In the ninth module of the Latin from Scratch course, we’ll learn a couple of topics related to each other and not very hard: the possesive adjectives/pronouns and the personal pronouns.
Classes on personal pronouns
Practice: morphosyntactic analysis and translation (9)
We will translate an adaptation of the lectio XXIX from Ludus Latinus by Wilhelm Hartke.
Vita tua, Pyrrhe, in periculo est: amici tui cupiditate pecuniae ad fraudem se parant. Medicus tuus paratus est: te veneno necare vult et praemium a nobis postulat. Ergo te quasi in potestate nostra tenemus. Sed condicionem medici recusavimus, quamquam legiones nostrae non tam potentes sunt. Opes tuas non timemus. Itaque libertatem civitatis nostrae non fraude servabimus, sed virtute.
Here you have the statements of the words appearing in the translation for this module. It is important for you to learn the vocabulary. To compel you to do so, I won’t usually repeat words from previous modules.
For the text:
- vita, vitae — life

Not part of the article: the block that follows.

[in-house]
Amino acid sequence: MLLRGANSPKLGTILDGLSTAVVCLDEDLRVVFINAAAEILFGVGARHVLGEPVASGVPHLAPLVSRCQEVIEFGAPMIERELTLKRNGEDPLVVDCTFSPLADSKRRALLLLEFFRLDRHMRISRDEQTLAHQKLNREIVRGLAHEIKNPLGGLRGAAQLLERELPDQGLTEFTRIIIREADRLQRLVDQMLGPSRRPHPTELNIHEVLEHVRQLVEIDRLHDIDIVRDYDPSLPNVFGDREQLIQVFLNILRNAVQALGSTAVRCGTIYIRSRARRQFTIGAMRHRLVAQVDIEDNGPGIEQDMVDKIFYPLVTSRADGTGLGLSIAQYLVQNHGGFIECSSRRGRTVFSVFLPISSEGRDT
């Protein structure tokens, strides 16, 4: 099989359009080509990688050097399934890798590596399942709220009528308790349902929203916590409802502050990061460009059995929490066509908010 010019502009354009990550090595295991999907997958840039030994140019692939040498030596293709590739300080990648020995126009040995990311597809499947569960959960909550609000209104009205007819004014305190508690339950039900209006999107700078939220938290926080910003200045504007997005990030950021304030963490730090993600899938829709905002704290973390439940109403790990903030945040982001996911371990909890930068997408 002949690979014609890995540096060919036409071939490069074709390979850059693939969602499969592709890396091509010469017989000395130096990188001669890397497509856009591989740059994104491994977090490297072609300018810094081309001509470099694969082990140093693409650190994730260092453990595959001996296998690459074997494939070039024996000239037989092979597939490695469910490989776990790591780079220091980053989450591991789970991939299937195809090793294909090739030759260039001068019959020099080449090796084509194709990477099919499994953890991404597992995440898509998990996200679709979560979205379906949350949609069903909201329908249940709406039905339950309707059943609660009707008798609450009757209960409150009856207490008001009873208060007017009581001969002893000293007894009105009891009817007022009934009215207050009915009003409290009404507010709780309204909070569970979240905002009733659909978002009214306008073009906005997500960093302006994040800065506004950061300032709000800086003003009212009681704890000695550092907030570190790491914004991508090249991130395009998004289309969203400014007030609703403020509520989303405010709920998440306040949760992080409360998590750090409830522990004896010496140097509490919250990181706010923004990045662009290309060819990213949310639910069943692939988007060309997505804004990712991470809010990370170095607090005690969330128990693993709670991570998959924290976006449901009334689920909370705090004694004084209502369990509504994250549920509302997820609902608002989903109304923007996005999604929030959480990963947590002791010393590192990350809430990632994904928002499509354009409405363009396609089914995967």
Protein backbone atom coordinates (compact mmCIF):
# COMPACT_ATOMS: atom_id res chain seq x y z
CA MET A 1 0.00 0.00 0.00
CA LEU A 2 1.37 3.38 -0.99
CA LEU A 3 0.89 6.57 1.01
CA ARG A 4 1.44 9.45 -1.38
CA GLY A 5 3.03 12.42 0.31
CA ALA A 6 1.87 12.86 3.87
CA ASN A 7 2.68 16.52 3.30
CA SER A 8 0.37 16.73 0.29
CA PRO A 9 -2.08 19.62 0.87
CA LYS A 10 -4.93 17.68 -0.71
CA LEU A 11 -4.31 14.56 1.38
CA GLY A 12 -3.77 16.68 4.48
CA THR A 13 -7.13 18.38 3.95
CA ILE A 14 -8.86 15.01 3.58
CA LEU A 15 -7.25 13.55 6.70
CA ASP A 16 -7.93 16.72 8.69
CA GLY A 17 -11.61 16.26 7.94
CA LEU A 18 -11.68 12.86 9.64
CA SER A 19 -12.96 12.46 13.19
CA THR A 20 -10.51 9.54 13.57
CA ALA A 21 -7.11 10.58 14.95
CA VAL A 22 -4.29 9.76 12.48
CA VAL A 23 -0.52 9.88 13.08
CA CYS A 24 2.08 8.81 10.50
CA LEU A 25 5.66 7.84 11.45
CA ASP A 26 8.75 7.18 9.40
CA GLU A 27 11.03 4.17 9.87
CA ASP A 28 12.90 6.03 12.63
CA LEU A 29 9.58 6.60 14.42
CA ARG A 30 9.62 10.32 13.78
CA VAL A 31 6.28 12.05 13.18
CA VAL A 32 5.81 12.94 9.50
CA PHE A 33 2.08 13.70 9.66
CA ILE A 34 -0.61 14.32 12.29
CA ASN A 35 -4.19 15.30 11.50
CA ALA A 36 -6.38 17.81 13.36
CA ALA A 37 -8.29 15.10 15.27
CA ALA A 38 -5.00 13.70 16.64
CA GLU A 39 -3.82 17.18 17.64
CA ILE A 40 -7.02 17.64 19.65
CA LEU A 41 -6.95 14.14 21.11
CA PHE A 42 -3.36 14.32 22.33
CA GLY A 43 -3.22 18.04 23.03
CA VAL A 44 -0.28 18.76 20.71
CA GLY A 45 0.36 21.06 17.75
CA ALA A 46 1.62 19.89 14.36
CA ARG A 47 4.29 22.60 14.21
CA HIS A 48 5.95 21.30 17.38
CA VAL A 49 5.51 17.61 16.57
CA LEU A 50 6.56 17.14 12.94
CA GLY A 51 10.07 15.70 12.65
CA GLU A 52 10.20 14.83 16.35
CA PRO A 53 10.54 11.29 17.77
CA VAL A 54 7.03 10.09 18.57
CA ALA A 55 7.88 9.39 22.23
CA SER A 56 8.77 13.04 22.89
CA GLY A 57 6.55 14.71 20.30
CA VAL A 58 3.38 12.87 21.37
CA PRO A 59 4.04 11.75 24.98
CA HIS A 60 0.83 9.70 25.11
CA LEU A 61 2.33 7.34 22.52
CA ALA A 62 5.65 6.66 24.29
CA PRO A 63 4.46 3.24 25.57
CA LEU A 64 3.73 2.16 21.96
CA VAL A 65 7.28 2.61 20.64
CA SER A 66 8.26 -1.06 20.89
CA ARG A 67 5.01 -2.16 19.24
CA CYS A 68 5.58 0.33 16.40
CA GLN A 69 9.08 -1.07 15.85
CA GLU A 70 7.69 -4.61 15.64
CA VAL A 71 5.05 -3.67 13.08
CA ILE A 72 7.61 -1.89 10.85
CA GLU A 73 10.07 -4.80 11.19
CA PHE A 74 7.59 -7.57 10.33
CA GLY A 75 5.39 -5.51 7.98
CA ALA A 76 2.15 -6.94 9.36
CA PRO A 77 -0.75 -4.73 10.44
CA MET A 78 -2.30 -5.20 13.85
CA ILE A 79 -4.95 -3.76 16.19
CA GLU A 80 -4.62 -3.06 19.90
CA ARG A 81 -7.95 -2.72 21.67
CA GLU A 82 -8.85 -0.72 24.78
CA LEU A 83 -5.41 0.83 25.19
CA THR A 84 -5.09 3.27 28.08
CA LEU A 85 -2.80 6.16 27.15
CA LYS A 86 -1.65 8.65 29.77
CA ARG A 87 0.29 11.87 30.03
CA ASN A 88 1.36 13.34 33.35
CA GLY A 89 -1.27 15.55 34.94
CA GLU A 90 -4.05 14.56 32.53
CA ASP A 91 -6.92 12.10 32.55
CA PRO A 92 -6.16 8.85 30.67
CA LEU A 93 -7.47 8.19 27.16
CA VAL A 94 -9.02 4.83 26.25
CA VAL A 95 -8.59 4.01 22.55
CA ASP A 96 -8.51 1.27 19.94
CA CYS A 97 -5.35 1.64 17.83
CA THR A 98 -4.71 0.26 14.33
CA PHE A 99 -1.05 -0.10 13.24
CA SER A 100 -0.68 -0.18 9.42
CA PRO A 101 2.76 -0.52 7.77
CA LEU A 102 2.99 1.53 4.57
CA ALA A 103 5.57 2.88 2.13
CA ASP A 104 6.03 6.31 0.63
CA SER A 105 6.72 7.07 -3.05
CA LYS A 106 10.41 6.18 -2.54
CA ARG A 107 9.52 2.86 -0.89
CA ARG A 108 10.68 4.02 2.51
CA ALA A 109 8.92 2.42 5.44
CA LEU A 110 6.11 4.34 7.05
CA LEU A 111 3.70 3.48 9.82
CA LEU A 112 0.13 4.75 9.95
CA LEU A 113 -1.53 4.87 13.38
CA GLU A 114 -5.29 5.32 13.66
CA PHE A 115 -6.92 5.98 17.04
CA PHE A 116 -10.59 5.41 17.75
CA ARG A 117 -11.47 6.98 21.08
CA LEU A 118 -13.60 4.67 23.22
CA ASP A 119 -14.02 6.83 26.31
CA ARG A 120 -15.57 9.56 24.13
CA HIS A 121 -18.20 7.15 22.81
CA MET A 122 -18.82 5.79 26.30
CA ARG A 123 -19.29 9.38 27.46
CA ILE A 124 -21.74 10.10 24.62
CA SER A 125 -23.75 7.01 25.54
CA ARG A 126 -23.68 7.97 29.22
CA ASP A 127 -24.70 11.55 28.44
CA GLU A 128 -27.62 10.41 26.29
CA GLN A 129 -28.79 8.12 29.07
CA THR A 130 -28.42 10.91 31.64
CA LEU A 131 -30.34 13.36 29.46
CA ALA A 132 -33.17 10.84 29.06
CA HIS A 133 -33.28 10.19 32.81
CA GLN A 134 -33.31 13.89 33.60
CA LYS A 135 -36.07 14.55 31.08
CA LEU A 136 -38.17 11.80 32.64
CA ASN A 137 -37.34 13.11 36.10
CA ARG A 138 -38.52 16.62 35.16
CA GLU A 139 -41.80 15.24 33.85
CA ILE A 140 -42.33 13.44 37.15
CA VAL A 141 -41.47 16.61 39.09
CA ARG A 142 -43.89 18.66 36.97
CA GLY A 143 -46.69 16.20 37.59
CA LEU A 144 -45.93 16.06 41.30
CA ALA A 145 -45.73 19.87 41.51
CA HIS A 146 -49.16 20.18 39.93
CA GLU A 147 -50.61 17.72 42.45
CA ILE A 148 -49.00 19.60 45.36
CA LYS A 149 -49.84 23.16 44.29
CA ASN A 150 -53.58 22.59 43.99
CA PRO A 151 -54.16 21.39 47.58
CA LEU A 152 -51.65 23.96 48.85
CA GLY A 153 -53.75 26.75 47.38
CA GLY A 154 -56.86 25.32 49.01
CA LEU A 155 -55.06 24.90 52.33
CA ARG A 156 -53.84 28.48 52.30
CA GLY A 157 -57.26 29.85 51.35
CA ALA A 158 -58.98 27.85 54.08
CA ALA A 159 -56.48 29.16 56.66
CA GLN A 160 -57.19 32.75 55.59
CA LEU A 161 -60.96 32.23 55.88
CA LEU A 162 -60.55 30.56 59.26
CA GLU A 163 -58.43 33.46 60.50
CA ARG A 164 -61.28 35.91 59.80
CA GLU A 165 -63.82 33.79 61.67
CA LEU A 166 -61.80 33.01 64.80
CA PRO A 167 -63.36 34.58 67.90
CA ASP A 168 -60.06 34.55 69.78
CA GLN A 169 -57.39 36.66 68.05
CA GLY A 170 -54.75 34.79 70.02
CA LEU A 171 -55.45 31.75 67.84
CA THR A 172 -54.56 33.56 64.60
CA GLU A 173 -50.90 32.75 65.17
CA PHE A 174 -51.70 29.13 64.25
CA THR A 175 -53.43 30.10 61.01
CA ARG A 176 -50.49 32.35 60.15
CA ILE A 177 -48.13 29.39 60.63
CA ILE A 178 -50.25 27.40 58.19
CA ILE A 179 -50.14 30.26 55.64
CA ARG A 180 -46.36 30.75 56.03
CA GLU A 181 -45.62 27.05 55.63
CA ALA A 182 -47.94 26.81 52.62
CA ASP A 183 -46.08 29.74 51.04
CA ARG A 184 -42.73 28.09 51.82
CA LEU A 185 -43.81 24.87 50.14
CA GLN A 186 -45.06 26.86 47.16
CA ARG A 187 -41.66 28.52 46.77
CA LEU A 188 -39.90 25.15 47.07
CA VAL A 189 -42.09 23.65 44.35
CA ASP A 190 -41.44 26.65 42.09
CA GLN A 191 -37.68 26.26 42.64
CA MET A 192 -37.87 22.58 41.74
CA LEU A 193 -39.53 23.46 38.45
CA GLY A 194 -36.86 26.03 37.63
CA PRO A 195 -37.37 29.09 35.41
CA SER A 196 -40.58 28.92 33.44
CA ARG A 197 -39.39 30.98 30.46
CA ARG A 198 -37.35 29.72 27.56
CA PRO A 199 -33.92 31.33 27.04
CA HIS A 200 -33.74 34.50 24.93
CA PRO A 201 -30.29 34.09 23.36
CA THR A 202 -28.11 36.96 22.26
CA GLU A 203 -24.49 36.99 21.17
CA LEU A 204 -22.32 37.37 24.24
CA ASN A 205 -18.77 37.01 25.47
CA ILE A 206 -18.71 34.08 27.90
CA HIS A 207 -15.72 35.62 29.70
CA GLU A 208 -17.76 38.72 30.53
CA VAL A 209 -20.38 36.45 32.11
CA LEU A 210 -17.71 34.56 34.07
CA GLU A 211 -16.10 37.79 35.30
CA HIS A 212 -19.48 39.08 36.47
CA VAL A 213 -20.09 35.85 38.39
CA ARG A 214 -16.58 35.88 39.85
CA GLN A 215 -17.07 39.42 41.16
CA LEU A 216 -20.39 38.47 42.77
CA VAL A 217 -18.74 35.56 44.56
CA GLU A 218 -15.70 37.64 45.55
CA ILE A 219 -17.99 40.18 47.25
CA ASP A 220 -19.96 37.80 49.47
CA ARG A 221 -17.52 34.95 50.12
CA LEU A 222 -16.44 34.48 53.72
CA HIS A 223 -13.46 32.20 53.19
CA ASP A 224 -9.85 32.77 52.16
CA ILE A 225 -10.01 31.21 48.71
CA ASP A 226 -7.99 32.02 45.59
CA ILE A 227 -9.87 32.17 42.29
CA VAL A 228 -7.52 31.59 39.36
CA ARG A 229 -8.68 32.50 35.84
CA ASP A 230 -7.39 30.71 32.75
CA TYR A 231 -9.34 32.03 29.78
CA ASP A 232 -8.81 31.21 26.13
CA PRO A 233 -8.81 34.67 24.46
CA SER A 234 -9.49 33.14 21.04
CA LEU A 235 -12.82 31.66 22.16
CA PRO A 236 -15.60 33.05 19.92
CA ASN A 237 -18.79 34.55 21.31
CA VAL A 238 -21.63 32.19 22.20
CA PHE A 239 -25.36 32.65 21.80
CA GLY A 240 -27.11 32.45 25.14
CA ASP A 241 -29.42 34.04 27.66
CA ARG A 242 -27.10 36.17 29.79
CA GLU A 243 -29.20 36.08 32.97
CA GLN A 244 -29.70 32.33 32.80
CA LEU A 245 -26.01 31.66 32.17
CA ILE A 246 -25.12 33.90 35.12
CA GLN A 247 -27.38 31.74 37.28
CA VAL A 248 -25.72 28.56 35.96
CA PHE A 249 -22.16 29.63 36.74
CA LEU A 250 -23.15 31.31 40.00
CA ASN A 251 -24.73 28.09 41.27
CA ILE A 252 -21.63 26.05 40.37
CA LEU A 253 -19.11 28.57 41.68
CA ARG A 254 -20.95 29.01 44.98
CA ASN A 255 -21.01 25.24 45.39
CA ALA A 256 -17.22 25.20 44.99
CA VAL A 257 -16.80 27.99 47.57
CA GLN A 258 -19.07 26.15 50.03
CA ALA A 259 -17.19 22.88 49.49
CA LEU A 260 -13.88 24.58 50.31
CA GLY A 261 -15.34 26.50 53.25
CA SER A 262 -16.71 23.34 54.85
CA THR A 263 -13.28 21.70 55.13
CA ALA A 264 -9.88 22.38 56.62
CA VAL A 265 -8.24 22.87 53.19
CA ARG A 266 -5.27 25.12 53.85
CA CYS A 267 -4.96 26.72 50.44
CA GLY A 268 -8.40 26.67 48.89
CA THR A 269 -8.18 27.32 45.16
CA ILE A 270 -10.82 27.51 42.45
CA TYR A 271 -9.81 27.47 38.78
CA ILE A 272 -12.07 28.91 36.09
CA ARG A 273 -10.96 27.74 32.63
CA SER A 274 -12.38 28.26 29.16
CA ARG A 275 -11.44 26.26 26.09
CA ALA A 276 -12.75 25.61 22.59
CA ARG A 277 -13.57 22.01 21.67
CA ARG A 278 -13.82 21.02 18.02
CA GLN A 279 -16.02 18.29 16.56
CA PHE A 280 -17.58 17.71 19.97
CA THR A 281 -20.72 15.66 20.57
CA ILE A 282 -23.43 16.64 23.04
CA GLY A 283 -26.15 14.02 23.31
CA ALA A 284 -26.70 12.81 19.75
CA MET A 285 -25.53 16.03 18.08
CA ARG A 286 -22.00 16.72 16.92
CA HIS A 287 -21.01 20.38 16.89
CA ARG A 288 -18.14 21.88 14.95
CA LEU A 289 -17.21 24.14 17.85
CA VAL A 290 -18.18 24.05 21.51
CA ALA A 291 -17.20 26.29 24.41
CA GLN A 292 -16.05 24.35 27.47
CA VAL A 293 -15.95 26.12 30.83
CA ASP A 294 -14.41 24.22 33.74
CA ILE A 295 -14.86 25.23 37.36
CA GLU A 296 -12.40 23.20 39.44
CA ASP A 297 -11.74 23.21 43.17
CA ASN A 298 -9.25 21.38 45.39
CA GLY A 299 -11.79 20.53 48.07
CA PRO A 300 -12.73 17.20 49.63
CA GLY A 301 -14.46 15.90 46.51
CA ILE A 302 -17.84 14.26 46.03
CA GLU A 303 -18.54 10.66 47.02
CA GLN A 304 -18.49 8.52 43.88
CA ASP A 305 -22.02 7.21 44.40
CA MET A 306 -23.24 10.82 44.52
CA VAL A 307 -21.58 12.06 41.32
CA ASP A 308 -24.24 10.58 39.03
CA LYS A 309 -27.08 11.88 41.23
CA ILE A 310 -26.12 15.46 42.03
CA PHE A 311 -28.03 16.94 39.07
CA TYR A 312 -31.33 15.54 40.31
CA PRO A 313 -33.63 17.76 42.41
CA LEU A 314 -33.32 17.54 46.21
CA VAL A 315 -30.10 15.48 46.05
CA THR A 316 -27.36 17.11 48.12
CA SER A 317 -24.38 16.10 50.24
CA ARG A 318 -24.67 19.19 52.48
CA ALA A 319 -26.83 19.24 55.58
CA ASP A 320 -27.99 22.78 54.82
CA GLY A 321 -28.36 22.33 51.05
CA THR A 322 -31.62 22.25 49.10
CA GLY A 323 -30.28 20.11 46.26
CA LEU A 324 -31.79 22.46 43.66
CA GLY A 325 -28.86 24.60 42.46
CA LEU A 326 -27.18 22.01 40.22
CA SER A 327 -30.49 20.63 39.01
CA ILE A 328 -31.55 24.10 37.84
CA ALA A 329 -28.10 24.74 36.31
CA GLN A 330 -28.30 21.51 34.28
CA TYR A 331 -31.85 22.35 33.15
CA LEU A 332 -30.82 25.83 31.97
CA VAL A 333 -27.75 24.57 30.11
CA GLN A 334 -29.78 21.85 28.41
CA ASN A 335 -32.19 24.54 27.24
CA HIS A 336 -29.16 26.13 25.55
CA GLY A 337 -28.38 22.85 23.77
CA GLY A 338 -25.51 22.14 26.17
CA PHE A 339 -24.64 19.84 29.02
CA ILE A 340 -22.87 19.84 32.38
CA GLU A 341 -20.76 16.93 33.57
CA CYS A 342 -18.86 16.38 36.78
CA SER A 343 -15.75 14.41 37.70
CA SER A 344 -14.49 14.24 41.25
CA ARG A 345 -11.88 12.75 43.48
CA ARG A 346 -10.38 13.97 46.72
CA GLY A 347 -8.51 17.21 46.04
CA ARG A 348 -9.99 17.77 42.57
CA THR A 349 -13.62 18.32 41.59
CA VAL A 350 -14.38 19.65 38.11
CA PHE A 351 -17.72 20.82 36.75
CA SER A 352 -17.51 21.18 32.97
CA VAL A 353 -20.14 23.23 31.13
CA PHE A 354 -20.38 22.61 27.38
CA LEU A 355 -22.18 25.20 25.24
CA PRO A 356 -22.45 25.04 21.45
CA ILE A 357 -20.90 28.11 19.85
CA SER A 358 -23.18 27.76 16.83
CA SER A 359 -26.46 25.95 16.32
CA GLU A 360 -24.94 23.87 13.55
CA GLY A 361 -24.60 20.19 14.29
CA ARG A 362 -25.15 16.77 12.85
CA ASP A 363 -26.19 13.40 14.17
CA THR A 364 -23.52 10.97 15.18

- Pyrrhus, Pyrrhi — Pyrrhus (general, enemy of the Romans)
- periculum, periculi — danger
- cupiditas, cupiditatis — desire, wish
- fraus, fraudis — deceit, fraud
- paro, parare, paravi, paratum — preparare
- paratus, parata, paratum — prepared
- venenum, veneni — poison
- vult — (he) wants (irregular verb)
- praemium, praemii — bounty, reward
- postulo, postulare, postulavi, postulatum — ask for
- quasi — almost
- potestas, potestatis — power, possession
- condicio, condicionis — proposal
- recuso, recusare, recusavi, recusatum — reject
- quamquam — although, despite
- potens, potentis — powerful
- ops, opis — resource
- timeo, timere, timui, – — fear
- libertas, libertatis — freedom
- servo, servare, servavi, servatum — preserve, save
Review of the translations
Once you have finished with the analysis and translations, now it’s time to review them on the screen.
⚠️ Even if you think you’ve done everything correctly, it is very important for you to always check the review, since that’s where we actually practice and check what we have learned. You’ve already seen that the analysis-translation process is quite systematic and strict at first, precisely so we can absorb everything we’re doing.
In the following video (⏳ 10m 47s ⌛) I analyze and translate the sentences:
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In the next module we go back to the pure syntax: we’ll study the apposition and the predicative complements.
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